thumbnail Fig. 2

[Mg/Fe] vs. age relation for the HARPS sample, with stars color-coded by metallicity. The symbols used are the same as in Fig. 1, where the high-[Mg/Fe] track is represented by stars and the low-[Mg/Fe] track as circles.

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Along the low-[Mg/Fe] track, we find that the oldest stars appear ~10 Gyr ago at intermediate [Mg/Fe] abundances and low (<−0.6 dex) metallicity. We define a star as having a roughly circular orbit if it has e< 0.2. We find that many of these older thin disk stars are on circular orbits in the solar neighborhood or come from larger radii with apogalacticons greater than 10 kpc; very few of such thin disk stars are on orbits that stray into the inner disk. The thin disk sequence has a slight τ -α-metallicity relation for older, more metal-poor populations. As age increases, α decreases and metallicity decreases. However, this relationship breaks down at around ~6 Gyr, as stars with these ages have a large range in metallicity. For τ< 6 Gyr, there is a spread for −0.5 < [Fe/H] < 0.4 in metallicity: for these stars there is no age-α-metallicity relation and there is a large dispersion in the derived metallicities for the youngest stellar populations. For the most metal-rich stars on the thin disk track ([Fe/H] > 0.1−0.2), we find that more than half are on circular orbits (e < 0.2), despite their likely origin in the inner Galaxy based on their high metallicities.

Finally, we find significant age overlap between the low- and high-[Mg/Fe] sequences for many Gyr between ~ 6 < τ < 10 Gyr: the stellar populations belonging to the low- and high-[Mg/Fe] populations are coeval and both tracks formed stars of very different metallicities at the same time, as shown in Fig. 3.

thumbnail Fig. 3

[Mg/Fe] vs. [Fe/H] plane as a function of various age ranges, going from oldest to younger stellar populations. Stars are color coded by their perigalacticons Rp. The blue and red lines are the same as in Fig. 1, where the high-[Mg/Fe] population are denoted by star symbols and the low-[Mg/Fe] population are denoted by circles.

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3.2. Vertical distribution of the low- and high-[Mg/Fe] tracks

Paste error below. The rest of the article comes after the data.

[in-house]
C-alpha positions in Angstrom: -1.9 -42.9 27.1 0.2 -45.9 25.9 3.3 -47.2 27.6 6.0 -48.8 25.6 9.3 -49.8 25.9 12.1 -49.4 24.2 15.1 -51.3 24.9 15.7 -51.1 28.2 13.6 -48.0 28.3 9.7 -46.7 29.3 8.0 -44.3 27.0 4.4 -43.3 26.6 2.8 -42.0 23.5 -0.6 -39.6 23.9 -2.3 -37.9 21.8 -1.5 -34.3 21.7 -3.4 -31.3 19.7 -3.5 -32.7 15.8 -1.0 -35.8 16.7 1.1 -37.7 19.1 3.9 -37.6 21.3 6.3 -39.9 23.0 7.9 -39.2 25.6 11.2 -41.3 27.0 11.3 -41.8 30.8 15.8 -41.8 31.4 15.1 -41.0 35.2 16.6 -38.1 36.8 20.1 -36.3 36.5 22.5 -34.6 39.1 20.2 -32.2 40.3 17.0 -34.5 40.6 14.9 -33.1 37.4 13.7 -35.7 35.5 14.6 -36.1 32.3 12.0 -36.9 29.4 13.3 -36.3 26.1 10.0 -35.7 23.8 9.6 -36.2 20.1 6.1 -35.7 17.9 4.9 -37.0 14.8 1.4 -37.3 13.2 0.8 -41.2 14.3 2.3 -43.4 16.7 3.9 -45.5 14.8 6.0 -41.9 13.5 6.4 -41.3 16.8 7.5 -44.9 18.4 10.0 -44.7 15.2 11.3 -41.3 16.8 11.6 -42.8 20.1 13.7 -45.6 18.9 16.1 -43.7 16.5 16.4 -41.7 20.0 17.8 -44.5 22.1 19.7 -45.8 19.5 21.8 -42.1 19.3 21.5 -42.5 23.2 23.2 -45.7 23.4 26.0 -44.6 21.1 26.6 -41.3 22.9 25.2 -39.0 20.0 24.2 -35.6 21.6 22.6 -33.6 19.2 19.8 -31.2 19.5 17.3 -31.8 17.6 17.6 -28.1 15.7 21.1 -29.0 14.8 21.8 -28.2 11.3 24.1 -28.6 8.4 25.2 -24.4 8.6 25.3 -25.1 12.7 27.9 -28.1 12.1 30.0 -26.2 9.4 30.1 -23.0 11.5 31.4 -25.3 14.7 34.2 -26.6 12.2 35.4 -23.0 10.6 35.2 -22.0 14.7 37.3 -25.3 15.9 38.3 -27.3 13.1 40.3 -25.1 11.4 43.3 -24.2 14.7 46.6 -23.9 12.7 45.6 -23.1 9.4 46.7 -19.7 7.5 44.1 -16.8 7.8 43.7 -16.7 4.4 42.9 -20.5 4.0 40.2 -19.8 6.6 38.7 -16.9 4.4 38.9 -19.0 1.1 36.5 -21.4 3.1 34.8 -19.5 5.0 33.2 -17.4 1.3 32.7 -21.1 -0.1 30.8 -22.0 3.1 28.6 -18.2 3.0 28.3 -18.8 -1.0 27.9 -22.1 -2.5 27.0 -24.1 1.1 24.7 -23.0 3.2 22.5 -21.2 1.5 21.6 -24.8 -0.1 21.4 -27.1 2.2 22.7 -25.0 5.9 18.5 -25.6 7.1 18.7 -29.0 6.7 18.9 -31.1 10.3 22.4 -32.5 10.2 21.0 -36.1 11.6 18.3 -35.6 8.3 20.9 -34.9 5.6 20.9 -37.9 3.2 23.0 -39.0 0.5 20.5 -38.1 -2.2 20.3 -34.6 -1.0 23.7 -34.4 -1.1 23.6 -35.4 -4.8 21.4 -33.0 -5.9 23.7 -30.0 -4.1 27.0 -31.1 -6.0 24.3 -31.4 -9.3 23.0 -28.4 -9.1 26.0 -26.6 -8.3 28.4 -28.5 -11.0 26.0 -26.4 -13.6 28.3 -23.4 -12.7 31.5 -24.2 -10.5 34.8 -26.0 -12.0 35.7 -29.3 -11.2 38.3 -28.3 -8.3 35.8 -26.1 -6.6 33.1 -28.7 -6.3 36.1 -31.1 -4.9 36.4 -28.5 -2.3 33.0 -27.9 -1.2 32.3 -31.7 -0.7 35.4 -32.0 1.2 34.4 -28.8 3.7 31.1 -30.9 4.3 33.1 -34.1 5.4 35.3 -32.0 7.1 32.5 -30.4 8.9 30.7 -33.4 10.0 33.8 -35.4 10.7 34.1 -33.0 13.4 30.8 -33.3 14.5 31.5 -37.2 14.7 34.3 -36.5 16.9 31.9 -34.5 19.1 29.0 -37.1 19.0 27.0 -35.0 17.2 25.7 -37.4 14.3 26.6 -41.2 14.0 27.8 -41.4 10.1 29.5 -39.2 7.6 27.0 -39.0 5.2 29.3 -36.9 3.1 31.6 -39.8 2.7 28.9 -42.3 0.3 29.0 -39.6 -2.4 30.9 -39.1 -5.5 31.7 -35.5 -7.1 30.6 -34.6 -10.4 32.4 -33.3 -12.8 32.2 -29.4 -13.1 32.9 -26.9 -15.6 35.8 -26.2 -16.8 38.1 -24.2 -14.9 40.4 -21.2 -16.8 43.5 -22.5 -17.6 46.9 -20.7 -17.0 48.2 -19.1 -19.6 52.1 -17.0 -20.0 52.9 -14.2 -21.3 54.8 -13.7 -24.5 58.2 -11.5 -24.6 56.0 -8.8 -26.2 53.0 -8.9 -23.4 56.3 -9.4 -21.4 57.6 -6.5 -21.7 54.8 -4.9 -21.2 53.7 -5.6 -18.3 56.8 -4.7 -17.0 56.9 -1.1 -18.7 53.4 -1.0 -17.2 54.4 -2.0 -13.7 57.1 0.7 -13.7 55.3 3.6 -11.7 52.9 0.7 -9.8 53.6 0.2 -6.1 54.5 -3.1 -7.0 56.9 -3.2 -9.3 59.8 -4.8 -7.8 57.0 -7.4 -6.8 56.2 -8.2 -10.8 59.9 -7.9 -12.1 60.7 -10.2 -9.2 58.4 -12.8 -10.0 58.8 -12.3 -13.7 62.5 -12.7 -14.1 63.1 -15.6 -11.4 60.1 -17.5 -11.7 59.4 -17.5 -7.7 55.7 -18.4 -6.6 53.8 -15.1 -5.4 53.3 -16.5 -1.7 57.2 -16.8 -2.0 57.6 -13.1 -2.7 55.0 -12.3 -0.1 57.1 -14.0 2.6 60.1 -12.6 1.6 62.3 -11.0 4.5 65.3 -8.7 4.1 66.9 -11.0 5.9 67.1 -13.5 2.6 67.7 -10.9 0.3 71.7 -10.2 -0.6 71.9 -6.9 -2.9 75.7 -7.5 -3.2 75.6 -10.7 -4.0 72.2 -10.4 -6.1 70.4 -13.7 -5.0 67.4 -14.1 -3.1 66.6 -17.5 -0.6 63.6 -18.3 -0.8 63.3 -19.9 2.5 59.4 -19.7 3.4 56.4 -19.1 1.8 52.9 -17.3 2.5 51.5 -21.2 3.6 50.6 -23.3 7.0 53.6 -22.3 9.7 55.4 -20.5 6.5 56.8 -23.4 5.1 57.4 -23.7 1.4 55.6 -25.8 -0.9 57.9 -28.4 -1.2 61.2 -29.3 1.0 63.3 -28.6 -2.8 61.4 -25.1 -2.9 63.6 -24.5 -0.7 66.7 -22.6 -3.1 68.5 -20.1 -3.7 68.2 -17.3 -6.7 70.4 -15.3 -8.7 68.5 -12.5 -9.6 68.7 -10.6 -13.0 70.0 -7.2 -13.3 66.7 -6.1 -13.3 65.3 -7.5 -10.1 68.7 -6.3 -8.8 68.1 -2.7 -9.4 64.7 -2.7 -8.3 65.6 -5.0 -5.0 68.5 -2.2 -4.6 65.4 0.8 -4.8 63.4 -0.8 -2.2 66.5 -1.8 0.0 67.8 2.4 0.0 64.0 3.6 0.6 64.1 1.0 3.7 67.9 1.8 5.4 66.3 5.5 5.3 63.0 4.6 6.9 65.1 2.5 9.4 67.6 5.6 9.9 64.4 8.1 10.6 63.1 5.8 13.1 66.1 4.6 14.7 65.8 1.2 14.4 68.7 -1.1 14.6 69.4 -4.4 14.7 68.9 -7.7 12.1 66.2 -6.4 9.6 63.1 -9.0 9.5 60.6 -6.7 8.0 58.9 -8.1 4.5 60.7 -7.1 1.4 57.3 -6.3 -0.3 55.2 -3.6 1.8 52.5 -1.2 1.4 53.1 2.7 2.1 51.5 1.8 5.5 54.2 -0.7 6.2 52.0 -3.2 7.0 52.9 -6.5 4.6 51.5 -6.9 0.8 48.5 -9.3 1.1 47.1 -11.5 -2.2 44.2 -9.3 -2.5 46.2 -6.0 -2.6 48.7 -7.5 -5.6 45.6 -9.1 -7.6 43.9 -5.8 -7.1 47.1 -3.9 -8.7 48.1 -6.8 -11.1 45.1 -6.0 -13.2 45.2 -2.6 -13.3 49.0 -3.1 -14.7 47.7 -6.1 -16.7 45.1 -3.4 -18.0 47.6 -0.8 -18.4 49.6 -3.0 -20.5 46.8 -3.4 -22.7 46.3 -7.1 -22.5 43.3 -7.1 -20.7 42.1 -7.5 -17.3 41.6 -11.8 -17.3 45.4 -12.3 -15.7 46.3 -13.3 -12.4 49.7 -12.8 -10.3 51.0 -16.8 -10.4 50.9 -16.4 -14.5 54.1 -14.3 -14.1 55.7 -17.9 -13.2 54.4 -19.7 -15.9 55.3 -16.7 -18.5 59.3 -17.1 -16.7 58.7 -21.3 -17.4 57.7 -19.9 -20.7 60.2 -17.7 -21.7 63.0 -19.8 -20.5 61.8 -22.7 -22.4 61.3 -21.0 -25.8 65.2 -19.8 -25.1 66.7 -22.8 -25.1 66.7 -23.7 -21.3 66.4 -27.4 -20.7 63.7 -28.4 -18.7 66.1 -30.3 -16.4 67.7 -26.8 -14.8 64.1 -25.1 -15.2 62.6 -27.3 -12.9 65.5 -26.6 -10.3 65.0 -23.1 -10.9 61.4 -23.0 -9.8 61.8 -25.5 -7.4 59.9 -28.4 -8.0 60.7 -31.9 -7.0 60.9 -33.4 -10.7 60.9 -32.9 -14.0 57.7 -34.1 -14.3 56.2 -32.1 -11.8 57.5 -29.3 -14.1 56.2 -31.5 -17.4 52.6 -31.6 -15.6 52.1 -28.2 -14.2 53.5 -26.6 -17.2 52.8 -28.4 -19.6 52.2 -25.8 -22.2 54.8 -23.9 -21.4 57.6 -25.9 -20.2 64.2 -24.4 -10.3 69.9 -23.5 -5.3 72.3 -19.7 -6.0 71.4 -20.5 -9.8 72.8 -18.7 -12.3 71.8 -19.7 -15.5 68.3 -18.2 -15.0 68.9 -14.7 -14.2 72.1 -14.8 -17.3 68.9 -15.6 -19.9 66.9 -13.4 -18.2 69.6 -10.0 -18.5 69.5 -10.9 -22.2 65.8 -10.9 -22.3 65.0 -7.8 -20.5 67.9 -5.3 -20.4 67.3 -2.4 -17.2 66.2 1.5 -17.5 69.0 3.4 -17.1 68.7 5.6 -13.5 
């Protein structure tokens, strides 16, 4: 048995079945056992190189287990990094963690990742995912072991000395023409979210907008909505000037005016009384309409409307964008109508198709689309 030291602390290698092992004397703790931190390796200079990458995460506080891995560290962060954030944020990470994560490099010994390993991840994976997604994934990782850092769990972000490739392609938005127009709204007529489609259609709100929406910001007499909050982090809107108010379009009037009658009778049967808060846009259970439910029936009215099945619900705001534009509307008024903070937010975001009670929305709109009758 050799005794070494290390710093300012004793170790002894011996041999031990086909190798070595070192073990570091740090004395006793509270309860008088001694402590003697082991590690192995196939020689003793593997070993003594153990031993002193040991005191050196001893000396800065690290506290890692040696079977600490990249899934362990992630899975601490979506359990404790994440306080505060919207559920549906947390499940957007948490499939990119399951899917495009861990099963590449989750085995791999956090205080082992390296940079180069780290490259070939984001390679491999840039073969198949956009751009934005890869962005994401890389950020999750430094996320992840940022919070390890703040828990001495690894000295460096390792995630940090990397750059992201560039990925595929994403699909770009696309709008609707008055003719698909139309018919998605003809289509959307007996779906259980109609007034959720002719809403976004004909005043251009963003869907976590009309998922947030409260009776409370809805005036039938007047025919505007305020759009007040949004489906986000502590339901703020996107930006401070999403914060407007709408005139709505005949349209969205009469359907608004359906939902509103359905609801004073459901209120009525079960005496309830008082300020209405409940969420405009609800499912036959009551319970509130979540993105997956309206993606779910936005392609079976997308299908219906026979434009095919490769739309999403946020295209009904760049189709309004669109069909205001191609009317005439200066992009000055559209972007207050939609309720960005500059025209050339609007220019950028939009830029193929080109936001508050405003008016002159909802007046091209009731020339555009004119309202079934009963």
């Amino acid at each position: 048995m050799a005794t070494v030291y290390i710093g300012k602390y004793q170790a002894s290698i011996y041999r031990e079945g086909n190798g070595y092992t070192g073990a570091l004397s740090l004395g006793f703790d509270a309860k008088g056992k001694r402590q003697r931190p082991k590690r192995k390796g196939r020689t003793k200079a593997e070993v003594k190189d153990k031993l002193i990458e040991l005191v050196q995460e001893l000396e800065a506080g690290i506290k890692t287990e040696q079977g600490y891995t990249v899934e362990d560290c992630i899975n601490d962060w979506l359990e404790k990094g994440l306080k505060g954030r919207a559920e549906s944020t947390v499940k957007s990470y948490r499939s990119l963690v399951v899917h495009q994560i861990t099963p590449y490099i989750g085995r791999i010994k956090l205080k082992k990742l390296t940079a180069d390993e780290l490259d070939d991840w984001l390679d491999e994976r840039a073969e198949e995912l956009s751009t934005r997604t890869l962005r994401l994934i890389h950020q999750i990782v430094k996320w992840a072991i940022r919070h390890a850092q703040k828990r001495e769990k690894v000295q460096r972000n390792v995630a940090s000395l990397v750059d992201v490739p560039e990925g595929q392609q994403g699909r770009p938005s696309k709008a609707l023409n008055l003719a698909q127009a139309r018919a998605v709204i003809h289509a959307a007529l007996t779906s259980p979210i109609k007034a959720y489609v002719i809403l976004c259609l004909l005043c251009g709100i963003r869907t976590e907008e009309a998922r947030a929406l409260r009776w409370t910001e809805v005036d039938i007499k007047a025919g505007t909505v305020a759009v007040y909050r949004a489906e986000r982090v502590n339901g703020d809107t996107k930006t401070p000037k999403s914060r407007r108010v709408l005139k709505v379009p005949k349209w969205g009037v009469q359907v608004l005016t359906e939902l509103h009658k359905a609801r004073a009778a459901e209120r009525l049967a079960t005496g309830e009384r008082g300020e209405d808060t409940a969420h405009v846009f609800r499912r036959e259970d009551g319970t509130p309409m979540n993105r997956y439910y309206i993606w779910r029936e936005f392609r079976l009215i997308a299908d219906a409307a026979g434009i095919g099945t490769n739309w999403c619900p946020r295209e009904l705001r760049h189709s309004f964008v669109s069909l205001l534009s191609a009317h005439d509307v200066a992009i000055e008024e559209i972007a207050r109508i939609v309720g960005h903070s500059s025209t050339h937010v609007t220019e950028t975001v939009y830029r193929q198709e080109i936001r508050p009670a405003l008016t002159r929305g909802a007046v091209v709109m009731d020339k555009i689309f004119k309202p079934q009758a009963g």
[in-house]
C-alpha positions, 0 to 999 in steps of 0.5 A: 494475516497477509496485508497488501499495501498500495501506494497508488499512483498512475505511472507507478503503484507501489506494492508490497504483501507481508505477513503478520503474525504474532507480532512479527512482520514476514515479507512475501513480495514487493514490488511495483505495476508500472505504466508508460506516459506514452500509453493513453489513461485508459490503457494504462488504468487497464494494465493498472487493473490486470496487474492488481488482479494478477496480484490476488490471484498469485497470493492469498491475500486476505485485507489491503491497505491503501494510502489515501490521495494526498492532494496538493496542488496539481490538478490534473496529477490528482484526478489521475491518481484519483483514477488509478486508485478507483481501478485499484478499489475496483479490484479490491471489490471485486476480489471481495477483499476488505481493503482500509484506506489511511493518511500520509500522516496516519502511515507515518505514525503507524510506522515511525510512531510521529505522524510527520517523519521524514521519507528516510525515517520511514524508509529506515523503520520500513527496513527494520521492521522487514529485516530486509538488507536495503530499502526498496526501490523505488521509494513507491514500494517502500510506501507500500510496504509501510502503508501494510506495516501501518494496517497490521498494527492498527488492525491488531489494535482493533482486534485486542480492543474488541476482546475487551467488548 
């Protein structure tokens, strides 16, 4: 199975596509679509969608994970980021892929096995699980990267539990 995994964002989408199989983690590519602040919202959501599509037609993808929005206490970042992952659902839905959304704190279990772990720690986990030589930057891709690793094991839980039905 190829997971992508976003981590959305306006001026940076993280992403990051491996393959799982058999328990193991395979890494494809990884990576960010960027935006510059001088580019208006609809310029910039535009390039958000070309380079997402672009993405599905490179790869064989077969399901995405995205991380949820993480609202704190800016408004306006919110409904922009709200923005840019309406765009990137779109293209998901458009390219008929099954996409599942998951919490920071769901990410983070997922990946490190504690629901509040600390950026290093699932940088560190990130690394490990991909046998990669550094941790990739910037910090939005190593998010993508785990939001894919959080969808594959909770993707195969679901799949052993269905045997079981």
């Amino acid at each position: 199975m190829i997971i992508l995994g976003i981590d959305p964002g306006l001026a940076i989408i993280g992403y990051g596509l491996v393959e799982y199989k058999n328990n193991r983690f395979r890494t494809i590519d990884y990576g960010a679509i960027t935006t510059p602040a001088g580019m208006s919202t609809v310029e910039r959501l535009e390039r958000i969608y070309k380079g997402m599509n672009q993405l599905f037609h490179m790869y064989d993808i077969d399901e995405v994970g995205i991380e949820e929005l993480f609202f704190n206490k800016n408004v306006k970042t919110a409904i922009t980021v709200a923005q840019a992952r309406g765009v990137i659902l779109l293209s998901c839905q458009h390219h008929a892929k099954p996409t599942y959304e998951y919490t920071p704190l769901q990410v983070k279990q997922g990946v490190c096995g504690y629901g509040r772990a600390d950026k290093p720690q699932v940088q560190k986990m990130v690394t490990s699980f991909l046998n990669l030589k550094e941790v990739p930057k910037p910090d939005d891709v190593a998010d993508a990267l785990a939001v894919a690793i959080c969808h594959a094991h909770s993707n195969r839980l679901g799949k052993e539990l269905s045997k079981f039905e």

Using bins of 2 Gyr, we measured the vertical velocity dispersion for both the low- (green line) and high-[Mg/Fe] (blue line) sequences as shown in Fig. 4. We find little evidence for a step function in the vertical velocity dispersion, and instead find that the vertical velocity dispersion generally smoothly increases with age for both tracks, save for a dip at τ ~ 8 Gyr for the older thin disk stars. This means that the high-[Mg/Fe] sequence is only vertically extended for the oldest, highest [Mg/Fe] populations and the vertical extent of the high-[Mg/Fe] stars drops rapidly with age. Most striking is that the velocity dispersion for the high-[Mg/Fe] track is, at the same age, always equal to or lower than the low-[Mg/Fe] track. The high-[Mg/Fe] sequence is no more vertically extended than the low-[Mg/Fe] sequence when the populations are coeval.

thumbnail Fig. 4

Vertical velocity dispersion as a function of age for the low-[Mg/Fe] (green), high-[Mg/Fe] (blue), and total (black) stellar sample. Velocity dispersion is measured in bins of 2 Gyr, where each bin has a minimum of 8 stars per bin.

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4. Discussion

We find that the high-[Mg/Fe] sequence has an extended star formation history, potentially up to the present day and that the low- and high-[Mg/Fe] sequences have significant age overlap and are coeval. Chemically, there are two distinct sequences forming stars at the same time at vastly different metallicities. The high-[Mg/Fe] sequence is traditionally identified with the thick disk, but is only vertically extended for the oldest, highest [Mg/Fe], most metal-poor populations. At the ages where the low- and high-[Mg/Fe] sequences overlap, there is little difference in the vertical heights of the two populations.

We also note that our results could be dependent on the selection function for the AMBRE:HARPS sample. However, these results have been observed previously by Bovy et al. (2012) and Bovy et al. (2016), using SEGUE and APOGEE data, respectively, but were not commented on extensively in these papers. Additionally, we note that any large errors in age determination could cause an error in the measurement of the velocity dispersion.